The immune system is a complex but highly plastic biological defense system that normally protects the host against infection and damage. However, in some disease states, such as cancer, the usually well-orchestrated immune response fails to protect the host and instead exacerbates disease. Because the immune system is highly plastic, however, novel therapeutics may be able to restore normal immune responses that combat cancer. There is a critical need to develop novel therapies for oral cancers, such as head and neck squamous cell carcinoma (HNSCC), a deadly and disfiguring disease that accounts for an estimated 59,340 cases (43,390 men and 15,950 women) and 12,290 deaths each year in the United States. The incidence of HNSCC is rapidly rising in the United States and worldwide, in part due to increases in human papillomavirus (HPV) associated oropharynx cancers. While current immune therapies hold new promise for the treatment of cancer, the checkpoint inhibitor nivolumab (anti-PD-1) recently demonstrated only modest single agent activity in recurrent/metastatic HNSCC, as one-year survival and response rates were only 36% and 13%, respectively, in a Phase 3 trial. Improved therapeutic approaches that target additional mechanisms of immune escape in combination with checkpoint inhibitors could hold promise for this disease. Our recent studies (Nature 2016) showed that immune suppressive Tumor Associated Macrophages (TAMs) promote HNSCC immune escape. We found that two macrophage proteins, phosphatidylinositol-4,5-bisphosphate 3-kinase gamma PI3K? inhibition repolarized macrophages and synergized with anti-PD-1 to enhance recruitment and activation of IFN?+ cytotoxic CD8+ T cells. These results indicate that therapeutic strategies that target TAMs as well as T cell checkpoints could improve HNSCC patient outcomes. We propose to test the overall hypothesis that therapeutic strategies that block macrophage-mediated immune suppression will synergize with T cell targeted therapeutics to improve outcomes in HNSCC disease.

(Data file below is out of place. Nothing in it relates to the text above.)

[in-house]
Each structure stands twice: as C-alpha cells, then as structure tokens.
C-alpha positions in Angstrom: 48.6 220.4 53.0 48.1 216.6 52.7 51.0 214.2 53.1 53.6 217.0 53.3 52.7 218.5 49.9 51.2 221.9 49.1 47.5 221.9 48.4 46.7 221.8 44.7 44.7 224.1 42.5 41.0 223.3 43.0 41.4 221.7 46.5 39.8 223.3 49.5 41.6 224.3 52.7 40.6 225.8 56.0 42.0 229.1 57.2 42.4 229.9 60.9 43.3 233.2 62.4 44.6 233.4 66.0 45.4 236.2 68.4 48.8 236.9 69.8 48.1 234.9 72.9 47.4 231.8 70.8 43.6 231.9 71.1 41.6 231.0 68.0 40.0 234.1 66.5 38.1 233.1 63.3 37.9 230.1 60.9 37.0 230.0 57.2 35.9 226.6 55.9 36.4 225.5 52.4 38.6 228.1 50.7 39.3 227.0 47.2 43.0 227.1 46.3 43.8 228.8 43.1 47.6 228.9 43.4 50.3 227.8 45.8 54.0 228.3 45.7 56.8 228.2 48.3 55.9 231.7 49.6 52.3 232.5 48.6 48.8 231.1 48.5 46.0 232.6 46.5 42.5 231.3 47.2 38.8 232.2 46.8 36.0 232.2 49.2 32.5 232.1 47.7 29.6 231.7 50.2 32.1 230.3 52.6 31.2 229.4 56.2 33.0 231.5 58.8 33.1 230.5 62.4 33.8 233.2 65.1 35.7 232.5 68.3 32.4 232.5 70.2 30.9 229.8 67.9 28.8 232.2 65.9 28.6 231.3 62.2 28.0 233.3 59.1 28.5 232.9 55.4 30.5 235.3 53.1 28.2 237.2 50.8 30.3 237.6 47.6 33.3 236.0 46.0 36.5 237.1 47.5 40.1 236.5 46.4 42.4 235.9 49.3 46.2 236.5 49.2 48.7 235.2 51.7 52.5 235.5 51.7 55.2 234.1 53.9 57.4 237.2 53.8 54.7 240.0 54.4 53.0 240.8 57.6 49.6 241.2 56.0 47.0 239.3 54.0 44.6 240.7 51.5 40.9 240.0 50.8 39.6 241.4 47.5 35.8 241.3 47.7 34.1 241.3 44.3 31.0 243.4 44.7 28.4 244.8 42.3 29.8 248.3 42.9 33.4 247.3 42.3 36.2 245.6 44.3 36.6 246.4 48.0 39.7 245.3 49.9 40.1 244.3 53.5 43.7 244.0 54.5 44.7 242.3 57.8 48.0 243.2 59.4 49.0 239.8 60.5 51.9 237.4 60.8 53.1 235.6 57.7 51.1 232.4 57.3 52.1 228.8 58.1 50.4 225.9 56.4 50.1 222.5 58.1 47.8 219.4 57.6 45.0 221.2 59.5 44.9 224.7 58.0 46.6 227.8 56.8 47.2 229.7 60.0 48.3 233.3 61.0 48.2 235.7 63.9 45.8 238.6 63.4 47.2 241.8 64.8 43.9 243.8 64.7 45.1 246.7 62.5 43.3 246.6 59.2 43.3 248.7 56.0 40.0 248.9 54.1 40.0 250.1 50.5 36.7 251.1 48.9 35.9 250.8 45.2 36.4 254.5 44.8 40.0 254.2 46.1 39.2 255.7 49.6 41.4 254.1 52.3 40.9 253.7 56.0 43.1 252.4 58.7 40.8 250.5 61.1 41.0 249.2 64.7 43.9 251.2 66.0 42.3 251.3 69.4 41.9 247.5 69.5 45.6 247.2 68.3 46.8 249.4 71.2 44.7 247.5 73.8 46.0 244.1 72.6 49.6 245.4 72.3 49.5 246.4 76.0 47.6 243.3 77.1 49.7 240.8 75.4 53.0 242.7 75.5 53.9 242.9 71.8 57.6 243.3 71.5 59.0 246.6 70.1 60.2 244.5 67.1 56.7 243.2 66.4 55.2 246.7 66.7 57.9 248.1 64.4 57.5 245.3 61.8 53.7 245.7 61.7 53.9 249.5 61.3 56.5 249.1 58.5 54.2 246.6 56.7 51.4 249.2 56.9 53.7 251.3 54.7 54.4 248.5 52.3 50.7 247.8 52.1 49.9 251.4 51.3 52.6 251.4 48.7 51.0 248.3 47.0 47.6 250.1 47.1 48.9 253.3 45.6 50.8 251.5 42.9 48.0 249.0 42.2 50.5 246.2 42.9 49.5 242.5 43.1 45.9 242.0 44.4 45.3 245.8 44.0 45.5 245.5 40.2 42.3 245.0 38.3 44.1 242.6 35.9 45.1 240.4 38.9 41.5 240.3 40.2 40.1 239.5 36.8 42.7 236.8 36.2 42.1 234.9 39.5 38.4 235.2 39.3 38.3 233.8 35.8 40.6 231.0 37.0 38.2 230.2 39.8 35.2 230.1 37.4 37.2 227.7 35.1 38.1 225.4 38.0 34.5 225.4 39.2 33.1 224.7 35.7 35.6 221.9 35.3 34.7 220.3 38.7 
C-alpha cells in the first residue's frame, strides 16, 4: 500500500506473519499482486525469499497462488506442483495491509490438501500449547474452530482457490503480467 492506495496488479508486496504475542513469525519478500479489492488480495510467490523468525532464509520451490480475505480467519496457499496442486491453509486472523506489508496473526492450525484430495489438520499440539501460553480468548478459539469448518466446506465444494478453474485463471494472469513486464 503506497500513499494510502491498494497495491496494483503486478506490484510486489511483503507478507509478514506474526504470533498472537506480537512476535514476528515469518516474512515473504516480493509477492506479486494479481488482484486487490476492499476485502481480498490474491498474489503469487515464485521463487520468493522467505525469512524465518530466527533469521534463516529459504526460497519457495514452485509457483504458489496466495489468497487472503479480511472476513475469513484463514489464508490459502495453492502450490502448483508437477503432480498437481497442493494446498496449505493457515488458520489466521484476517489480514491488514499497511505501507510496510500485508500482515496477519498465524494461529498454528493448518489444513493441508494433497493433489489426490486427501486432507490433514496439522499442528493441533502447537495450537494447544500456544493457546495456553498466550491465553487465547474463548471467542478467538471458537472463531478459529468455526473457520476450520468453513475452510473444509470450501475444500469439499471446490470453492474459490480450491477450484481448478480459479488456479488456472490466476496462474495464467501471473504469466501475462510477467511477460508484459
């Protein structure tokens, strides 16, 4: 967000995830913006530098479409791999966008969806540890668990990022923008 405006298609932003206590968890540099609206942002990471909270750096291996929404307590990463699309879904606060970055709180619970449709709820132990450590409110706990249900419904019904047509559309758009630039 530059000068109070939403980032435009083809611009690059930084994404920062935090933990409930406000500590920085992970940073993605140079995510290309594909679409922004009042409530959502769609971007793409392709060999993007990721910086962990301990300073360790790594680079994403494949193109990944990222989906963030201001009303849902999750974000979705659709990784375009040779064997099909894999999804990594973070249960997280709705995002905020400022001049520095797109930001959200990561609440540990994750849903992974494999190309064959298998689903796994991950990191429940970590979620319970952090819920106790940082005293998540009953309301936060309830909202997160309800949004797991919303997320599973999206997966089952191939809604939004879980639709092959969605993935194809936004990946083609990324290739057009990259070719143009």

The specific aims of this proposal are: 1) To determine how immune suppressive myeloid cells are recruited to HNSCC tumors. 2) To identify how myeloid cell polarization is controlled during HNSCC tumor progression. 3) To identify novel immune therapeutic strategies and immune biomarkers for HNSCC disease.
The incidence of head and neck squamous cell carcinoma, a devastating and debilitating disease, is rapidly rising in the United States and around the world. Current immune therapy has had limited efficacy in the treatment of this disease. New therapies that target highly plastic tumor associated myeloid cells to reverse immune suppression offer promise for the successful treatment of this deadly disease.